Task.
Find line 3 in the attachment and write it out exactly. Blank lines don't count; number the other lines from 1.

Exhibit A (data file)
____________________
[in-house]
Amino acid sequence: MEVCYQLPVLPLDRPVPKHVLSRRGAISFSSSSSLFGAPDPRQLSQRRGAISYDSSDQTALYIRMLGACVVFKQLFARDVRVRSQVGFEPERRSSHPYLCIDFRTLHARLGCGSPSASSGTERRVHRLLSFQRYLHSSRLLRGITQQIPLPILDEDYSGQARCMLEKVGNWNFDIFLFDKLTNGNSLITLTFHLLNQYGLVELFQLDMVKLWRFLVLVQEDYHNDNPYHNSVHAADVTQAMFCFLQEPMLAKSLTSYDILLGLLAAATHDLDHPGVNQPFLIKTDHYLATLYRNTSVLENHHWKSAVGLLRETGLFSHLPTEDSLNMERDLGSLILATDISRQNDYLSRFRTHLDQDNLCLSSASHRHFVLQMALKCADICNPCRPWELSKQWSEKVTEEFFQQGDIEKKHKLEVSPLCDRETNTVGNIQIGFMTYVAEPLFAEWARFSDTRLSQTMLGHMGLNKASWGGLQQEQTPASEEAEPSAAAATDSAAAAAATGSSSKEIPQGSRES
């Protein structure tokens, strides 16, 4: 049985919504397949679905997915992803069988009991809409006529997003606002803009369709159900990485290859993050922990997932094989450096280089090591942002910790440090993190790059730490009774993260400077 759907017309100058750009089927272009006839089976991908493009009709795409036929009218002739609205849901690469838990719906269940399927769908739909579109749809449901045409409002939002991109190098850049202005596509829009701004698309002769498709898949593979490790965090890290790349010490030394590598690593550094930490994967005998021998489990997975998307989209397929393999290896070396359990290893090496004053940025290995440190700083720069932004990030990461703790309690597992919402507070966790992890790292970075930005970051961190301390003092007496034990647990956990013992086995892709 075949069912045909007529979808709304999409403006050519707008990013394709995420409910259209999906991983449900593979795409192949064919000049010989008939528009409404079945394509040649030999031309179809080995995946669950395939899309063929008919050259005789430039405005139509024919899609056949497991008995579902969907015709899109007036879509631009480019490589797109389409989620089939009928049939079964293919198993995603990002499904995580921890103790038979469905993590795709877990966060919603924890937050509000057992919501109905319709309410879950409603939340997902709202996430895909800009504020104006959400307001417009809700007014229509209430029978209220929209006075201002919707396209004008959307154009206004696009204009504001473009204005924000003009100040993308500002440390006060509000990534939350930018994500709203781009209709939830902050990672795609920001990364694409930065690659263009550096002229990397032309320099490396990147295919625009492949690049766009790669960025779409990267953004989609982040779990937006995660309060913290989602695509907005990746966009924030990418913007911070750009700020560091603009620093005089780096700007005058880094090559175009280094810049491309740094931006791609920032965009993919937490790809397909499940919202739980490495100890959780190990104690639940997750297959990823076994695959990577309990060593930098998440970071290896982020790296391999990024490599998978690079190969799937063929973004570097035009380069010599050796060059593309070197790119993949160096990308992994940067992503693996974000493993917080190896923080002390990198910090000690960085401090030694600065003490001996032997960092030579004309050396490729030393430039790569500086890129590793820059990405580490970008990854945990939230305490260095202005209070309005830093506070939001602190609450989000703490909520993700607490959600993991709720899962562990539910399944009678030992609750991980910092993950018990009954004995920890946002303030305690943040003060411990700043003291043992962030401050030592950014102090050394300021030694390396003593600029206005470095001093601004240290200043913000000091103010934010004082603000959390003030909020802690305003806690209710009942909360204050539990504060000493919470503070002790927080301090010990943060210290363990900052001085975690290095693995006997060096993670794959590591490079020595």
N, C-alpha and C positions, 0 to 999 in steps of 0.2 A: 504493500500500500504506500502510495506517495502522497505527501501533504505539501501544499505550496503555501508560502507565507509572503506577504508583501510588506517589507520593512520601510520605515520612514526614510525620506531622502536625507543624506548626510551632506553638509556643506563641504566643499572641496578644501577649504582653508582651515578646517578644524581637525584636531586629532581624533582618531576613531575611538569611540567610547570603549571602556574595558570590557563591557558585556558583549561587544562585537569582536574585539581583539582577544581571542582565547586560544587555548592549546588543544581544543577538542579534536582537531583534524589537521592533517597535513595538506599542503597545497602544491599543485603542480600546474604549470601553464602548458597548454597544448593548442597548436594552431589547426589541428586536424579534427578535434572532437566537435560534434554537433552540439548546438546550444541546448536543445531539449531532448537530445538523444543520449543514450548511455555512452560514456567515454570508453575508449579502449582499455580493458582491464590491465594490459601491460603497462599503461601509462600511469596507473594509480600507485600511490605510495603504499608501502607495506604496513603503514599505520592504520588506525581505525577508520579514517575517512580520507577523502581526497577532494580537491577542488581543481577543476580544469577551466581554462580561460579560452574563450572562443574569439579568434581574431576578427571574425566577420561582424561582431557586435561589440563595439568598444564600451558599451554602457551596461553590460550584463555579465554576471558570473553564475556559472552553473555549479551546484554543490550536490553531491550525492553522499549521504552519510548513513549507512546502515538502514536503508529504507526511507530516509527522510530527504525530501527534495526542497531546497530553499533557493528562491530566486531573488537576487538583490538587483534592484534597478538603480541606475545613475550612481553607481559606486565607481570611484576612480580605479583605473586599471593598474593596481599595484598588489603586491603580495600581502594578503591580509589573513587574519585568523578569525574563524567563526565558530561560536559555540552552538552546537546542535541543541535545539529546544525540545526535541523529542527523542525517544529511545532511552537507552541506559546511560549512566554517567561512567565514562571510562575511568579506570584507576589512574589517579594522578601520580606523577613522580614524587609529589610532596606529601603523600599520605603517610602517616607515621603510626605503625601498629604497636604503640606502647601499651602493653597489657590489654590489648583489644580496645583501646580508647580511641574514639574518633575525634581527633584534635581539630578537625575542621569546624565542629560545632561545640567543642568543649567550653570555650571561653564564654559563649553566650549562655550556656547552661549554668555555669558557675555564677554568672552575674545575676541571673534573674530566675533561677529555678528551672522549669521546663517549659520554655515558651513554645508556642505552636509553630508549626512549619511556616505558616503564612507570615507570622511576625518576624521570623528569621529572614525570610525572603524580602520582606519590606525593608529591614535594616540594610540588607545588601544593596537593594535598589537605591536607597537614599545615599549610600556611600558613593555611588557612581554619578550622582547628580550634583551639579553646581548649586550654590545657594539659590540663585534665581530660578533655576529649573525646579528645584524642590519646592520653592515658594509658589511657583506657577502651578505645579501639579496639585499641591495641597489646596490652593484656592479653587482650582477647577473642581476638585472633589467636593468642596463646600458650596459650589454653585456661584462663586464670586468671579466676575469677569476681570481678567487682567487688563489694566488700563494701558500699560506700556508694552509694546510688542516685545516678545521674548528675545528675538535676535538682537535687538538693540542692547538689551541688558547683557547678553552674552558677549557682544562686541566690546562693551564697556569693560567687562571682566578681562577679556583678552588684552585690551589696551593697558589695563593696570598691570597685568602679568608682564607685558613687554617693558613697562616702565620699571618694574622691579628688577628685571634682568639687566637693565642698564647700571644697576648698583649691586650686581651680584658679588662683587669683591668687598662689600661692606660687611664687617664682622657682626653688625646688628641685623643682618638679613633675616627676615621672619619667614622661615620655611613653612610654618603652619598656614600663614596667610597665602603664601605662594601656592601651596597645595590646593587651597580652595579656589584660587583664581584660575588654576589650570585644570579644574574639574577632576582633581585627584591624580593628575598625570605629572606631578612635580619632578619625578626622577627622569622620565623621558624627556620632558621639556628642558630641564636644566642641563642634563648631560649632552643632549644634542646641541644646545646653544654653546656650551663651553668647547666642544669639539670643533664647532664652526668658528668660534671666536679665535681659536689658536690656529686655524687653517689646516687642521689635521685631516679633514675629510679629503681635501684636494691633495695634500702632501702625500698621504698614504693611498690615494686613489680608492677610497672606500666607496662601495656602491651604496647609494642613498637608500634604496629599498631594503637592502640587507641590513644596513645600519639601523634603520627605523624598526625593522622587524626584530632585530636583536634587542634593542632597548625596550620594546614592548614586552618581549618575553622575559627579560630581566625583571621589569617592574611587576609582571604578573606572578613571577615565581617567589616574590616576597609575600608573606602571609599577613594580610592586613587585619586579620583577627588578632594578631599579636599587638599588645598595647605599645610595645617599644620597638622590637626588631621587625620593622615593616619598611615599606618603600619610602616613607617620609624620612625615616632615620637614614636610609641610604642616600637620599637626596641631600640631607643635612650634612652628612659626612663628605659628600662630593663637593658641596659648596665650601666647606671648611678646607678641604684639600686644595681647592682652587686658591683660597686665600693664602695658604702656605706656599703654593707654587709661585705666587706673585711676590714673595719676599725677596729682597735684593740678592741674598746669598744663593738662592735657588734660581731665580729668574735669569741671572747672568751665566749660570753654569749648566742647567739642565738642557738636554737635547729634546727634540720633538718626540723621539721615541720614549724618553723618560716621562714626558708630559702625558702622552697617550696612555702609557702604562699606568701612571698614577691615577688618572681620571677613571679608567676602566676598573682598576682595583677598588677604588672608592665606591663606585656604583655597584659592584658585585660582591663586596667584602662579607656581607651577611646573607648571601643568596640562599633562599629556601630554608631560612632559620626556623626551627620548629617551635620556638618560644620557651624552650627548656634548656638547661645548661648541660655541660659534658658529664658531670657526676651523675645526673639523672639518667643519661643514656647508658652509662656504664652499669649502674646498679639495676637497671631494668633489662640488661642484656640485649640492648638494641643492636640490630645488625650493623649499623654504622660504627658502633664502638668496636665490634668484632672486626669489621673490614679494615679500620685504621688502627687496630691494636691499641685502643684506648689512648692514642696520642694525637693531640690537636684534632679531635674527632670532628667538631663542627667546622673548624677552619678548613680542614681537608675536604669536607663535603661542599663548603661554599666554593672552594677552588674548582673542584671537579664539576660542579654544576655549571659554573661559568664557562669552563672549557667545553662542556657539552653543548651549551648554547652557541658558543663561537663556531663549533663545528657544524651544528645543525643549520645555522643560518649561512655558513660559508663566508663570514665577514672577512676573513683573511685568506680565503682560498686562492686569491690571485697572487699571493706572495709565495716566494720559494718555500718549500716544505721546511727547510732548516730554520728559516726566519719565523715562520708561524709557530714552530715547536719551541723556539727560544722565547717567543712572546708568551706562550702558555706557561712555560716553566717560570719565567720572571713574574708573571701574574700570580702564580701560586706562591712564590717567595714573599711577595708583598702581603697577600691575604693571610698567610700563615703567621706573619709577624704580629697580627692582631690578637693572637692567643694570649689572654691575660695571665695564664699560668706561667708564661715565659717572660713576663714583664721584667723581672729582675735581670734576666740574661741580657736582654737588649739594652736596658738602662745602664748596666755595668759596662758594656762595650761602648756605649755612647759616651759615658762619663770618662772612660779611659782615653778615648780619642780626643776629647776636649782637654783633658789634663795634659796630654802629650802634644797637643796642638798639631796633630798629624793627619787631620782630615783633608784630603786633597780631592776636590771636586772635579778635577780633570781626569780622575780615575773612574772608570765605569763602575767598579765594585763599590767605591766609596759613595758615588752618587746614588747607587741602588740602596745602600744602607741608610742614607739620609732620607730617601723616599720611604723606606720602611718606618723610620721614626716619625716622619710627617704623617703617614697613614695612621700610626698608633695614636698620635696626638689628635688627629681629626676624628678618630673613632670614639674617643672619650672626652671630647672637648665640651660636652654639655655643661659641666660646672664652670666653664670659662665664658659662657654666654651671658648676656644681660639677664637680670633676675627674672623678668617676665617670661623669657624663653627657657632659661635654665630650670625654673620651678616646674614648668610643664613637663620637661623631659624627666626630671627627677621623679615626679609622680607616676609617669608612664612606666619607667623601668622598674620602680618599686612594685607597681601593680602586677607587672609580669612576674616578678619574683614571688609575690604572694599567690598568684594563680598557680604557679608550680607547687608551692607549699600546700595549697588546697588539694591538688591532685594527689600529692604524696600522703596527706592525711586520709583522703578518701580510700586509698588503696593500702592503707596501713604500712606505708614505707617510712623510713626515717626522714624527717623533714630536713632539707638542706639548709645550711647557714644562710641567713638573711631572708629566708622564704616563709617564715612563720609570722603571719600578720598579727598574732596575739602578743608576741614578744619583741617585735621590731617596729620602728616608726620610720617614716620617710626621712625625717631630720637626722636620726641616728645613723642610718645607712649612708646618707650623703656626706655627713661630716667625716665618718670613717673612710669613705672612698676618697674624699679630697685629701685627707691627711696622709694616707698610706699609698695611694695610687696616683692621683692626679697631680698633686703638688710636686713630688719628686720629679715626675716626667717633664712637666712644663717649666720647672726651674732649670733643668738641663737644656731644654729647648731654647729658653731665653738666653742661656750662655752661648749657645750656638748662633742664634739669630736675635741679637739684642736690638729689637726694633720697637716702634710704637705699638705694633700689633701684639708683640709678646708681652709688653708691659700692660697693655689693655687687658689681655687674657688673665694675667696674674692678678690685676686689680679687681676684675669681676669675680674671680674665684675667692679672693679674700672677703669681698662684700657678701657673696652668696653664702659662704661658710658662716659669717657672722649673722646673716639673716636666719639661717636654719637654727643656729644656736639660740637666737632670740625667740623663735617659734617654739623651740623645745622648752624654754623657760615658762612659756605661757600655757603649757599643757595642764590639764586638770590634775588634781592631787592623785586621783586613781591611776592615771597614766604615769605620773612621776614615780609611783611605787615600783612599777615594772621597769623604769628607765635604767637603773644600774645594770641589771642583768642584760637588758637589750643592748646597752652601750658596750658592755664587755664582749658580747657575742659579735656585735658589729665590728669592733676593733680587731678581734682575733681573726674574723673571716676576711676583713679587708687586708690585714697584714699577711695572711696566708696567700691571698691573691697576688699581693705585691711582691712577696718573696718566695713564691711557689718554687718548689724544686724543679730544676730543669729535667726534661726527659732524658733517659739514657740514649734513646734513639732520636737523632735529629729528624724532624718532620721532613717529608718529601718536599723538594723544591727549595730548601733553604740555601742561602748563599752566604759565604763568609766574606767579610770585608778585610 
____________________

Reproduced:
């Protein structure tokens, strides 16, 4: 049985919504397949679905997915992803069988009991809409006529997003606002803009369709159900990485290859993050922990997932094989450096280089090591942002910790440090993190790059730490009774993260400077 759907017309100058750009089927272009006839089976991908493009009709795409036929009218002739609205849901690469838990719906269940399927769908739909579109749809449901045409409002939002991109190098850049202005596509829009701004698309002769498709898949593979490790965090890290790349010490030394590598690593550094930490994967005998021998489990997975998307989209397929393999290896070396359990290893090496004053940025290995440190700083720069932004990030990461703790309690597992919402507070966790992890790292970075930005970051961190301390003092007496034990647990956990013992086995892709 075949069912045909007529979808709304999409403006050519707008990013394709995420409910259209999906991983449900593979795409192949064919000049010989008939528009409404079945394509040649030999031309179809080995995946669950395939899309063929008919050259005789430039405005139509024919899609056949497991008995579902969907015709899109007036879509631009480019490589797109389409989620089939009928049939079964293919198993995603990002499904995580921890103790038979469905993590795709877990966060919603924890937050509000057992919501109905319709309410879950409603939340997902709202996430895909800009504020104006959400307001417009809700007014229509209430029978209220929209006075201002919707396209004008959307154009206004696009204009504001473009204005924000003009100040993308500002440390006060509000990534939350930018994500709203781009209709939830902050990672795609920001990364694409930065690659263009550096002229990397032309320099490396990147295919625009492949690049766009790669960025779409990267953004989609982040779990937006995660309060913290989602695509907005990746966009924030990418913007911070750009700020560091603009620093005089780096700007005058880094090559175009280094810049491309740094931006791609920032965009993919937490790809397909499940919202739980490495100890959780190990104690639940997750297959990823076994695959990577309990060593930098998440970071290896982020790296391999990024490599998978690079190969799937063929973004570097035009380069010599050796060059593309070197790119993949160096990308992994940067992503693996974000493993917080190896923080002390990198910090000690960085401090030694600065003490001996032997960092030579004309050396490729030393430039790569500086890129590793820059990405580490970008990854945990939230305490260095202005209070309005830093506070939001602190609450989000703490909520993700607490959600993991709720899962562990539910399944009678030992609750991980910092993950018990009954004995920890946002303030305690943040003060411990700043003291043992962030401050030592950014102090050394300021030694390396003593600029206005470095001093601004240290200043913000000091103010934010004082603000959390003030909020802690305003806690209710009942909360204050539990504060000493919470503070002790927080301090010990943060210290363990900052001085975690290095693995006997060096993670794959590591490079020595």